SCOTLAND, UK - The continued easing of prime cattle prices has been a source of concern to farmers keen to maintain cash flows, according to Stuart Ashworth, Head of Economics Services with Quality Meat Scotland (QMS).
Last week saw a 2p/kg dwt fall in the average price for steers across the whole of the UK while the heifer price has fallen more slowly - down 0.8p/kg dwt in Scotland and by 0.4p/kg dwt in England and Wales.
While overall current average Scottish prices are 7 per cent - 8 per cent lower than 12 months ago, Mr Ashworth emphasised it was important not to be misled by average prices which can disguise the nuances of the market place.
“A look at some of the more detailed grade prices, for example, shows a lower decline in Scottish prices for R4L grade cattle, the industry benchmark, than for all steers. Indeed for some categories of heifers the price increased on the week,” said Mr Ashworth.
The reason these nuances occur, he said, is that the prices reported are the average for all the cattle in the grade or of that gender.
“This means that a lower delivery of some grades of cattle, or a change in proportion of heavier carcases from one week to another within the category, can influence the average of that group of cattle. This factor is particularly relevant given the increased price penalties for carcases over 420 kg in recent weeks,” Mr Ashworth said.
Mr Ashworth also pointed out that seasonal variation in the Scottish premium is a normal trend. The premium can vary by as much as five percentage points over a calendar year with the lowest premium typically seen in late winter/spring and the highest in the autumn.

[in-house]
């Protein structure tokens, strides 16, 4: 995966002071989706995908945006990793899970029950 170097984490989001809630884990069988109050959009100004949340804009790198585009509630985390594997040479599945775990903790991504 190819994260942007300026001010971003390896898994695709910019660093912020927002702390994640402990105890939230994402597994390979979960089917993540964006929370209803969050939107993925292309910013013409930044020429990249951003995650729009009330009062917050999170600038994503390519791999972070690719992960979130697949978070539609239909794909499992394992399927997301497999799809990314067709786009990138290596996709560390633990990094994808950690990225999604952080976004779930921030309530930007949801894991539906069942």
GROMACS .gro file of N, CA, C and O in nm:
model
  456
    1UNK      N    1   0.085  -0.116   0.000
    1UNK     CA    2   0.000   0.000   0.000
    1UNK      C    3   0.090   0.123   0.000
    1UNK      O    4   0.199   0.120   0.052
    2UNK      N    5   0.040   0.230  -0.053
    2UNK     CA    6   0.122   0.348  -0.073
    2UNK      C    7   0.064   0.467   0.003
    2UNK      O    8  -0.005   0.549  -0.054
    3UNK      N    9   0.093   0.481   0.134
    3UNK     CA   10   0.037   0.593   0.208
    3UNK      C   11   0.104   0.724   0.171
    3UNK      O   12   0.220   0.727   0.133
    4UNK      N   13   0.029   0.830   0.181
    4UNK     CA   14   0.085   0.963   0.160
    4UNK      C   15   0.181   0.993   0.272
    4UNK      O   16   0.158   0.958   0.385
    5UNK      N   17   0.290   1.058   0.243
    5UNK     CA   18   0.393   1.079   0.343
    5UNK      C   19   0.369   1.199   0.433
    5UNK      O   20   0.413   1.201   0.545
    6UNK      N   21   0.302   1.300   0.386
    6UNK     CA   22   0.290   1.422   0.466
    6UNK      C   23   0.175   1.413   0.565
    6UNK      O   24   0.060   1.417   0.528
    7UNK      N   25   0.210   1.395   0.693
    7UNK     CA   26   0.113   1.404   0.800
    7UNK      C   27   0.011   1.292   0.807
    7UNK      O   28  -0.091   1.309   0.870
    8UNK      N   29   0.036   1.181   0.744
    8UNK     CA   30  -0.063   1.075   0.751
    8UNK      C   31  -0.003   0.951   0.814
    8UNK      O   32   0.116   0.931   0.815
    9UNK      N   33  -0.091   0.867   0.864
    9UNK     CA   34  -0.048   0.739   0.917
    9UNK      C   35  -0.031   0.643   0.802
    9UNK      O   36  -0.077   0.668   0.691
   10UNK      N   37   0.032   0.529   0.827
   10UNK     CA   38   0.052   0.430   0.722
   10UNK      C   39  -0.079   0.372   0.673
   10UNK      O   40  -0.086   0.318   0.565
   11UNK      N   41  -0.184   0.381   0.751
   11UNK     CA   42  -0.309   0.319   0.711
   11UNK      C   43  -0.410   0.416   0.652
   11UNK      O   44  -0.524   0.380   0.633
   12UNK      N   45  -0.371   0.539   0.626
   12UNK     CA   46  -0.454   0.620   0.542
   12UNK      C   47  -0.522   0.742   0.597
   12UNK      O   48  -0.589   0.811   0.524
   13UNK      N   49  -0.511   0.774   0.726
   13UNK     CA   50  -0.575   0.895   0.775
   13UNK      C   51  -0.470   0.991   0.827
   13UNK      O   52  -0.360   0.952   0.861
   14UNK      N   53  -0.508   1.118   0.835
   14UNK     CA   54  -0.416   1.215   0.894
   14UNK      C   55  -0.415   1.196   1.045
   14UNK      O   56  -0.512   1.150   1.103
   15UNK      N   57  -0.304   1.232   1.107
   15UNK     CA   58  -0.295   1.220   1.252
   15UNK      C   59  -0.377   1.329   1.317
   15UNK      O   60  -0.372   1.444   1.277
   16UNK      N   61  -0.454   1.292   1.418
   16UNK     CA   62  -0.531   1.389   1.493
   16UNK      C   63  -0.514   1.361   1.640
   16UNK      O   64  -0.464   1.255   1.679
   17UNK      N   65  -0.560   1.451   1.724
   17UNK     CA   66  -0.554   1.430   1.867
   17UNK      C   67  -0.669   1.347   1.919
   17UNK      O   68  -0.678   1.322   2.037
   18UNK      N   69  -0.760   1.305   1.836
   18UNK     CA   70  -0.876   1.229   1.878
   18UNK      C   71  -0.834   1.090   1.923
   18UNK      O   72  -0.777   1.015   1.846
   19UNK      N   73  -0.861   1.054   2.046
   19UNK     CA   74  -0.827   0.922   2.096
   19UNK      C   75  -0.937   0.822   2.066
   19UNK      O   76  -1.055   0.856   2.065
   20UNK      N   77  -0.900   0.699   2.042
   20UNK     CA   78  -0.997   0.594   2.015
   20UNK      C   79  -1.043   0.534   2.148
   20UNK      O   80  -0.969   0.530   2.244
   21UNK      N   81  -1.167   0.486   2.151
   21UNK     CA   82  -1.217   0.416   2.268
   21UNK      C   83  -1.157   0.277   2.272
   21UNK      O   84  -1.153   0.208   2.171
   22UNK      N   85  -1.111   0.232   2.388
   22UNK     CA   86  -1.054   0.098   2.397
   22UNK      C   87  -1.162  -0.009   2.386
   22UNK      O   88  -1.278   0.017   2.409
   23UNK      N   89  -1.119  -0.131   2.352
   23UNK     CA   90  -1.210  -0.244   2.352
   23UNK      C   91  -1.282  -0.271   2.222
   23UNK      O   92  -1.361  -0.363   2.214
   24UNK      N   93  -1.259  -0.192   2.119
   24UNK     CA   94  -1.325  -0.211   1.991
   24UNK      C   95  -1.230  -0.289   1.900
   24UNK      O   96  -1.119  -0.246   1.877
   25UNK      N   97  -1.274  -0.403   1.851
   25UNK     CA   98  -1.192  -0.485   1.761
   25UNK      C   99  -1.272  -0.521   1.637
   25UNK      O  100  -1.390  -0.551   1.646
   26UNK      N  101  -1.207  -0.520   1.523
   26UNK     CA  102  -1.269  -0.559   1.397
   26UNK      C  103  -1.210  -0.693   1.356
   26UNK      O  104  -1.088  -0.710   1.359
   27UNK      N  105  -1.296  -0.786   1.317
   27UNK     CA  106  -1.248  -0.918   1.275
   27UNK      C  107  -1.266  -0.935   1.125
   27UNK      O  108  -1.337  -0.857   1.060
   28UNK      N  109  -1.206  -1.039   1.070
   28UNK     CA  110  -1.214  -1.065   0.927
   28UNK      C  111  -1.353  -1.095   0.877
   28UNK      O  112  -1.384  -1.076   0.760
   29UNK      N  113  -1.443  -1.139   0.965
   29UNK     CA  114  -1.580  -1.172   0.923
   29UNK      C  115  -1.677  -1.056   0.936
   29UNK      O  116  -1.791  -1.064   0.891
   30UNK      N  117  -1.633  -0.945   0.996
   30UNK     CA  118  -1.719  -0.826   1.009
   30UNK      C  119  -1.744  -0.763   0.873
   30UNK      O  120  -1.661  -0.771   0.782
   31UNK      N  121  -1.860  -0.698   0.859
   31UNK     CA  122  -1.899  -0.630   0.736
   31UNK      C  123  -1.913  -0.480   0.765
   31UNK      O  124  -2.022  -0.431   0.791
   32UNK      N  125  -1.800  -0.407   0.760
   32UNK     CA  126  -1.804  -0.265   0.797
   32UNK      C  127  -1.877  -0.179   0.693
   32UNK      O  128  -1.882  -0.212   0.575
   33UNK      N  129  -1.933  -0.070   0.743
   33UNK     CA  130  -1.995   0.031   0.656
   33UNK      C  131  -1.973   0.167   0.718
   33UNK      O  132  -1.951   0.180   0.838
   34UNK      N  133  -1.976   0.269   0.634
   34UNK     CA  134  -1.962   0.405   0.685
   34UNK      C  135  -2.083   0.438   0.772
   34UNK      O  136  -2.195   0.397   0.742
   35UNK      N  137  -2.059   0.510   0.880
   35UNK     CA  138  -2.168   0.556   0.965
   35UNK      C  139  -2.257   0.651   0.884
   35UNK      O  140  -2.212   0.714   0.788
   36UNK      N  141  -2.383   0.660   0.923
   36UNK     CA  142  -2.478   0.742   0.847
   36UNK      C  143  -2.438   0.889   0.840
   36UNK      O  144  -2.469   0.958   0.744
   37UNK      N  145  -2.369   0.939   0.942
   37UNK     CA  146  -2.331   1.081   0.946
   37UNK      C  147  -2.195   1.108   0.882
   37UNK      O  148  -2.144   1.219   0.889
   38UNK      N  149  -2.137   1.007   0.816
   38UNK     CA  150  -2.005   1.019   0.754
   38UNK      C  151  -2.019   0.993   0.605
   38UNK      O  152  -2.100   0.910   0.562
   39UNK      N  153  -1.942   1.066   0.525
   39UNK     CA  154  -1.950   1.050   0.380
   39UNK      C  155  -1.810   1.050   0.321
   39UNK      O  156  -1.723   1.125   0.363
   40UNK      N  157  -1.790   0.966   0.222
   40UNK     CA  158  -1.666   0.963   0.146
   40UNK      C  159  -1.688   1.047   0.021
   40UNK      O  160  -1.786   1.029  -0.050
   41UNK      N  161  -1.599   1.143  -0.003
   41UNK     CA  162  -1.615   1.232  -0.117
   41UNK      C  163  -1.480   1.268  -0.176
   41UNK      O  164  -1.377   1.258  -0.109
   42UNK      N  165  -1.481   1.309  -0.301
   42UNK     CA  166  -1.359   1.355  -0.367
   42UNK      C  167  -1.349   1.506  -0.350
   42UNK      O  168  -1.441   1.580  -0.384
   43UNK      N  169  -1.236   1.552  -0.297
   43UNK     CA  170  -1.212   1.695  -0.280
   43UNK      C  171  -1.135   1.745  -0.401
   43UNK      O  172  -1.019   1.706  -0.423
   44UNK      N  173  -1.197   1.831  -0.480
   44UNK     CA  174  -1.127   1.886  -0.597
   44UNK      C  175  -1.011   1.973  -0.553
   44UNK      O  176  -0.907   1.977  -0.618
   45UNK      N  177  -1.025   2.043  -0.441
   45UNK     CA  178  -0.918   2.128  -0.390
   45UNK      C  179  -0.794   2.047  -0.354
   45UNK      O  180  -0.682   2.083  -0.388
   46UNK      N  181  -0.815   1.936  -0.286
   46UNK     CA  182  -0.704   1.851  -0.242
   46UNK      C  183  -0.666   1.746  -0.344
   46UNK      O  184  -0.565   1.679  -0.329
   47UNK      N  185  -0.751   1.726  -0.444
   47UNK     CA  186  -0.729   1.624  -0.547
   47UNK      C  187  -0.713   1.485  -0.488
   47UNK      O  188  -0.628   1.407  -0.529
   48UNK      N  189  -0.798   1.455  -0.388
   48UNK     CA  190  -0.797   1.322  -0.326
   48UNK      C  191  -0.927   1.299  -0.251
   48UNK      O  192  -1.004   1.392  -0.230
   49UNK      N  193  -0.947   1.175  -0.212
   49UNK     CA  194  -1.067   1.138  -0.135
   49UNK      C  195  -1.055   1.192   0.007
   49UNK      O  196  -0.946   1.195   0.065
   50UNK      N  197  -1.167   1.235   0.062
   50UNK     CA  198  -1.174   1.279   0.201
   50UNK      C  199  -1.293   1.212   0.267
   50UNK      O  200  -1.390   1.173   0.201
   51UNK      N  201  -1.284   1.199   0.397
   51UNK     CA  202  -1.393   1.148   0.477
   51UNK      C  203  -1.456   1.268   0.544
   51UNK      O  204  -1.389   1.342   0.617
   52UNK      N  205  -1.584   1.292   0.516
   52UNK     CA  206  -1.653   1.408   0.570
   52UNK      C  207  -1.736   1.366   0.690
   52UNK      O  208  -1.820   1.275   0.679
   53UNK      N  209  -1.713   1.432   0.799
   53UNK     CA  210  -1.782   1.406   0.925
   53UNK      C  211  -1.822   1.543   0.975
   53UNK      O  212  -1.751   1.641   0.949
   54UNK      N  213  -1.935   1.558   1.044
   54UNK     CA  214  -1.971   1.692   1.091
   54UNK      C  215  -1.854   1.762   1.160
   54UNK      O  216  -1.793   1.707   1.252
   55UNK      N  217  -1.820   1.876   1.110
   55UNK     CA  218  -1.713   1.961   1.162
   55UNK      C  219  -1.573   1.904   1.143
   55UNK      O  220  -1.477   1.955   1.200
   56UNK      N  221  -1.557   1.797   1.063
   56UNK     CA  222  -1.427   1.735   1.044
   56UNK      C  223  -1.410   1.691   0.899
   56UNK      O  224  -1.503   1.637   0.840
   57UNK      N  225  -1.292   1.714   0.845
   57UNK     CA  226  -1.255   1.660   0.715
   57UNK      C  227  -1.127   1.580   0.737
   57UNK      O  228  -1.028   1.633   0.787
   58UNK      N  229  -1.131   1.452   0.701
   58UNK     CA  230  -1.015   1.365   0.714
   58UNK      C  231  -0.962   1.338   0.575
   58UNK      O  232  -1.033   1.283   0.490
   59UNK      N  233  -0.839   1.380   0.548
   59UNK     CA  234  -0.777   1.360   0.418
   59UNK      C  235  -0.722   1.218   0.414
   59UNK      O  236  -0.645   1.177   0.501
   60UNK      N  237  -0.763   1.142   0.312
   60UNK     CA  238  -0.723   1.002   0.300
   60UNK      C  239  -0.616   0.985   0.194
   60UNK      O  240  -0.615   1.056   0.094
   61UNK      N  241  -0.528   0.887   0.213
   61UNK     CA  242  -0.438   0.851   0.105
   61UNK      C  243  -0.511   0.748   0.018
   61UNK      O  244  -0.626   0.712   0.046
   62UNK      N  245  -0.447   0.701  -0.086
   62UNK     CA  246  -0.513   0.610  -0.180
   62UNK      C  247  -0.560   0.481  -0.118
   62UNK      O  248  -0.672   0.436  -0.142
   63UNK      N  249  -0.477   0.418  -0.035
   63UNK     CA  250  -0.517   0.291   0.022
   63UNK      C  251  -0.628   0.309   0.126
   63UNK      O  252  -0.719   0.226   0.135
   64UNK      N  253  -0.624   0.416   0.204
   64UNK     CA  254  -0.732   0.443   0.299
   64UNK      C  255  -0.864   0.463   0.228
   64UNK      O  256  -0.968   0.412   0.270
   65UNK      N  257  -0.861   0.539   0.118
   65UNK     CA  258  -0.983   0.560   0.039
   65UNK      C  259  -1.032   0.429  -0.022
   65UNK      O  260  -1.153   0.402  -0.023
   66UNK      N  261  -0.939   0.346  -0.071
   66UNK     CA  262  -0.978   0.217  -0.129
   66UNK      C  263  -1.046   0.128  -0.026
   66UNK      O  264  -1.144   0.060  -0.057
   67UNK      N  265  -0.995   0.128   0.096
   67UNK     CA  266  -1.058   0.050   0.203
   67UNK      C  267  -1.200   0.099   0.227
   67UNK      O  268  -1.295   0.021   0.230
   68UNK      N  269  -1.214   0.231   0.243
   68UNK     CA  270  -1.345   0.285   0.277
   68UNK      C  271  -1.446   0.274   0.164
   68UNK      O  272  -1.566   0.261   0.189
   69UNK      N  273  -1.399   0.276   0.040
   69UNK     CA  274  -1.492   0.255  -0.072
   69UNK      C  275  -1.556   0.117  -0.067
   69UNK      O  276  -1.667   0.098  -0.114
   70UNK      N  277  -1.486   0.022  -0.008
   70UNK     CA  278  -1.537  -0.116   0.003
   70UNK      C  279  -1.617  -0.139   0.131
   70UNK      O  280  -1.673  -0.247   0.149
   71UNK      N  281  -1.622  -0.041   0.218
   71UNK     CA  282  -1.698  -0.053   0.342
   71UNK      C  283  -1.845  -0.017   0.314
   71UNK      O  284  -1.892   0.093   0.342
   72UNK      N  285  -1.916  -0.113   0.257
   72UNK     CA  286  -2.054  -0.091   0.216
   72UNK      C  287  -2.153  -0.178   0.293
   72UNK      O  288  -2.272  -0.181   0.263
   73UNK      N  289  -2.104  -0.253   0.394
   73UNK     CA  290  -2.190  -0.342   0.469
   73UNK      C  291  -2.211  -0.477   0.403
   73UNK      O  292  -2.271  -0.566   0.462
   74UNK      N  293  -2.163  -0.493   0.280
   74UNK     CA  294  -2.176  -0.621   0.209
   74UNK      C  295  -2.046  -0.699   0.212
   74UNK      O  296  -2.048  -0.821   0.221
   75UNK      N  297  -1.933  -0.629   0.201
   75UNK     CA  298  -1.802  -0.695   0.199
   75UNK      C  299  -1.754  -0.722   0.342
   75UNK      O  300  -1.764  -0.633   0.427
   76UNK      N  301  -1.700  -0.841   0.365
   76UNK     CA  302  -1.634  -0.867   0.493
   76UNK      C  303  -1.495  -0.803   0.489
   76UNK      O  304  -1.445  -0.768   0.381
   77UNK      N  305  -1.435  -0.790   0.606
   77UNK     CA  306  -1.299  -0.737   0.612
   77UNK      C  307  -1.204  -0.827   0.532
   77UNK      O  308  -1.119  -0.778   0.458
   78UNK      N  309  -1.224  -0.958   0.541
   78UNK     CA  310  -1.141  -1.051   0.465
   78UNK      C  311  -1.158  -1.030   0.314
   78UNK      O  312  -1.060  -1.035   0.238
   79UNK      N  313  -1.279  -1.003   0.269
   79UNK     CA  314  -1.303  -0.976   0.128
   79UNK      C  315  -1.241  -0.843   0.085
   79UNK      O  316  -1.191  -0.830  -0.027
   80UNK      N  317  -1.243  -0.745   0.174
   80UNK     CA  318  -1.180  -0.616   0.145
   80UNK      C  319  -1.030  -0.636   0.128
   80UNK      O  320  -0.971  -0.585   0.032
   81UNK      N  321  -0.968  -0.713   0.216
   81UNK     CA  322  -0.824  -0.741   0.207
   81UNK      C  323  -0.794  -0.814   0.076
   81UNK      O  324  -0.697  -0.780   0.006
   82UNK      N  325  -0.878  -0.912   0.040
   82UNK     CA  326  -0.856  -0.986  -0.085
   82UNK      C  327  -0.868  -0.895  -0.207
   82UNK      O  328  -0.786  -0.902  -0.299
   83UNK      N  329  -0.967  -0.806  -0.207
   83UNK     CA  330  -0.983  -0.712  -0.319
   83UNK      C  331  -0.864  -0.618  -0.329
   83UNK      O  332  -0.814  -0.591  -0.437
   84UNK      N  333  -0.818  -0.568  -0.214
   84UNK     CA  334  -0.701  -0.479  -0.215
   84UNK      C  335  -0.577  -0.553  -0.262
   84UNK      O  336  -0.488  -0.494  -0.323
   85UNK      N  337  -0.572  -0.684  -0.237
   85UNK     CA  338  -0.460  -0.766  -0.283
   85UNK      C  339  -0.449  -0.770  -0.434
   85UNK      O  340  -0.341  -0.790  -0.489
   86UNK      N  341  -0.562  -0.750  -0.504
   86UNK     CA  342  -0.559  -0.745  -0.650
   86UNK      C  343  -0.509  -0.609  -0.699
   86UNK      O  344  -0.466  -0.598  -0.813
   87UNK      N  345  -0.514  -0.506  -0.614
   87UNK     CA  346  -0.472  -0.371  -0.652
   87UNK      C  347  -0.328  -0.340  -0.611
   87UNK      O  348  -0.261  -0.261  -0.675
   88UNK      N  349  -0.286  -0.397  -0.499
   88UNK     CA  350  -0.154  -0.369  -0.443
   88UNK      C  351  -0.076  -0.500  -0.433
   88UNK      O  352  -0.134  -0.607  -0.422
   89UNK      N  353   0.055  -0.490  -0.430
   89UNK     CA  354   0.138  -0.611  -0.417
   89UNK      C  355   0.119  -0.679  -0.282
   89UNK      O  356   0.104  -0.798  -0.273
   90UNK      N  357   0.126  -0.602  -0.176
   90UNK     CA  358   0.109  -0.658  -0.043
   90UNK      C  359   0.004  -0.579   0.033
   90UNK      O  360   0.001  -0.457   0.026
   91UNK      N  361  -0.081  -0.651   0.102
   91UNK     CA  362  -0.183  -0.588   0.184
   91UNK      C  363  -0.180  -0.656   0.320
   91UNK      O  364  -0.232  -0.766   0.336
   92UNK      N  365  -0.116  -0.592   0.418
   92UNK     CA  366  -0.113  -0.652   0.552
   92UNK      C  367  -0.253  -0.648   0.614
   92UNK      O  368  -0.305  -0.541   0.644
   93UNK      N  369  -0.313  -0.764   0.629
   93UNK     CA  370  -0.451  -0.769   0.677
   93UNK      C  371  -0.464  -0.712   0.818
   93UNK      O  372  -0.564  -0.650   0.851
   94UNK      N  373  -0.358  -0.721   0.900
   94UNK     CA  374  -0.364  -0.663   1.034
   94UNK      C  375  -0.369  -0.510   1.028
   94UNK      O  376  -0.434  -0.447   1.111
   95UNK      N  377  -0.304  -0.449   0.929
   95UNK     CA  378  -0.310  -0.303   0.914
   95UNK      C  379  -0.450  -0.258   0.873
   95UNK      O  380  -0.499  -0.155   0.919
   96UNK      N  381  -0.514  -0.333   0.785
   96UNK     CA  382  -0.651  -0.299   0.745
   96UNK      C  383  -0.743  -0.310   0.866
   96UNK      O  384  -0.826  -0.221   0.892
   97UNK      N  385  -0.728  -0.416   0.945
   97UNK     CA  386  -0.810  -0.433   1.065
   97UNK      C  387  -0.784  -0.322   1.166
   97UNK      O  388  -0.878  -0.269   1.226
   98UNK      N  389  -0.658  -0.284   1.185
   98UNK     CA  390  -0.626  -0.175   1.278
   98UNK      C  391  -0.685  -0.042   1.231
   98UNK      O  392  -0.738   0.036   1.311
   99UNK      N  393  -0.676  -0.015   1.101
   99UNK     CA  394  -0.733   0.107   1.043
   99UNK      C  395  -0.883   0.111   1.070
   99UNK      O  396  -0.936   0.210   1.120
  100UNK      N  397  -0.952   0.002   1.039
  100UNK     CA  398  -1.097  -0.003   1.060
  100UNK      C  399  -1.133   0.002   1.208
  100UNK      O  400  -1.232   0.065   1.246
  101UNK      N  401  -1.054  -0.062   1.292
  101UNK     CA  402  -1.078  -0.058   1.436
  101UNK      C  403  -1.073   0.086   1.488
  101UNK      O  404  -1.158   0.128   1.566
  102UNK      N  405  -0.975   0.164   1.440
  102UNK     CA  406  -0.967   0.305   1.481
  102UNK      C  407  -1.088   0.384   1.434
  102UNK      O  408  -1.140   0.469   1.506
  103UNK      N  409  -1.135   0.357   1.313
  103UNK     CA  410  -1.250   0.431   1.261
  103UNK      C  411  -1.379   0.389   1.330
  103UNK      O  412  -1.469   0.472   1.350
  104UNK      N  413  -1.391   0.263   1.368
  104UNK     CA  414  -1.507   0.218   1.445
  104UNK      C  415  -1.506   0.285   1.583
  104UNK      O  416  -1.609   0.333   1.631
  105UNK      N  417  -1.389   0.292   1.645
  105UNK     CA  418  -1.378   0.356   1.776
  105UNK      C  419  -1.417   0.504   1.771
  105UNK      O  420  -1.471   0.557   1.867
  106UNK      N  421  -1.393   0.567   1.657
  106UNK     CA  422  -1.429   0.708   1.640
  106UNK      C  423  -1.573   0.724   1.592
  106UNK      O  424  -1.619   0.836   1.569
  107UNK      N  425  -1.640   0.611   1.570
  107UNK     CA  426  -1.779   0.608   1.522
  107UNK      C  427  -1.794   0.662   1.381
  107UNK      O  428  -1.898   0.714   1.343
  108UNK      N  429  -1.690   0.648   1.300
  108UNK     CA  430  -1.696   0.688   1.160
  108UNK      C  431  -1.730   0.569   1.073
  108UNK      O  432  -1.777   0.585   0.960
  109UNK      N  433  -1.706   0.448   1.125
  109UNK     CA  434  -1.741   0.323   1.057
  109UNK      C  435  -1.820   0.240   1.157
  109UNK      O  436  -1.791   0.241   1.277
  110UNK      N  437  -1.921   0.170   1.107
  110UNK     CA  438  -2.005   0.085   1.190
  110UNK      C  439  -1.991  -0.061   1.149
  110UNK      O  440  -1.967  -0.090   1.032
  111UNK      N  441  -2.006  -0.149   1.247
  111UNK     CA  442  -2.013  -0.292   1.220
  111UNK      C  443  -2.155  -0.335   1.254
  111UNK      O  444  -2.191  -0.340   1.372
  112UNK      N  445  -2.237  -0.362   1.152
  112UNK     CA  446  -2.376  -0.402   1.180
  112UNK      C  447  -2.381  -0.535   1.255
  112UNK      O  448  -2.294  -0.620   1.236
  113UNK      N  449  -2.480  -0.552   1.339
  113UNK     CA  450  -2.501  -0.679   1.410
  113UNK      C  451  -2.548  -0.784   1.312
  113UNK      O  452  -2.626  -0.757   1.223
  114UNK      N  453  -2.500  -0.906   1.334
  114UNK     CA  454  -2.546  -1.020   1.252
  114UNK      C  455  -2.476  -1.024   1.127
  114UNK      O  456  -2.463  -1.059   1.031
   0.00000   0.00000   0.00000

A review of historic data for carcase weights in Scotland and the rest of the UK shows that Scottish-slaughtered animals are generally heavier than the UK average, he observed. Carcass weights have also been increasing more quickly in Scotland than across the UK as a whole over the past five or six years.
“Consequently, the average Scottish price is more likely to be influenced by the price of heavy cattle than across the UK as a whole. Indeed in late autumn the difference between a Scottish average price and the England and Wales market price widens.
“This can be explained by the switch in autumn as supplies of older heavier animals born 28 to 30 months previously run out and younger, lighter animals, born 18 to 20 months previously, arrive at abattoirs in greater numbers,” he added.
While increased supply of cattle of different market specifications put forward for slaughter can influence the variation in average market prices, so too can retail demand.
“Kantar Worldpanel market research data shows retail demand for prime cuts of beef to be slightly lower than a year ago.
“This means that larger volumes of beef will need to be sold into other markets or held in cold stores.
"These alternative markets are currently even more competitive than the multiple retailers, although the current relative weakness of Sterling will be making imported beef more expensive than last year. Nevertheless, the pressure ex-abattoir is for wholesale beef prices to ease to clear the market,” said Mr Ashworth.
As producers seek to respond to the market signals for them to reduce carcase weights, they are trying to sell more cattle than they would perhaps otherwise want to at this time of year, suggested Mr Ashworth.
The prevailing sluggish demand for product means abattoir operators are reluctant to take extra cattle, which is leading to some queues developing. This inevitably leads to cattle becoming heavier before they are delivered to an abattoir which compounds the vicious cycle of being out-of-specification and further compromises the farmers’ selling price.
TheCattleSite News Desk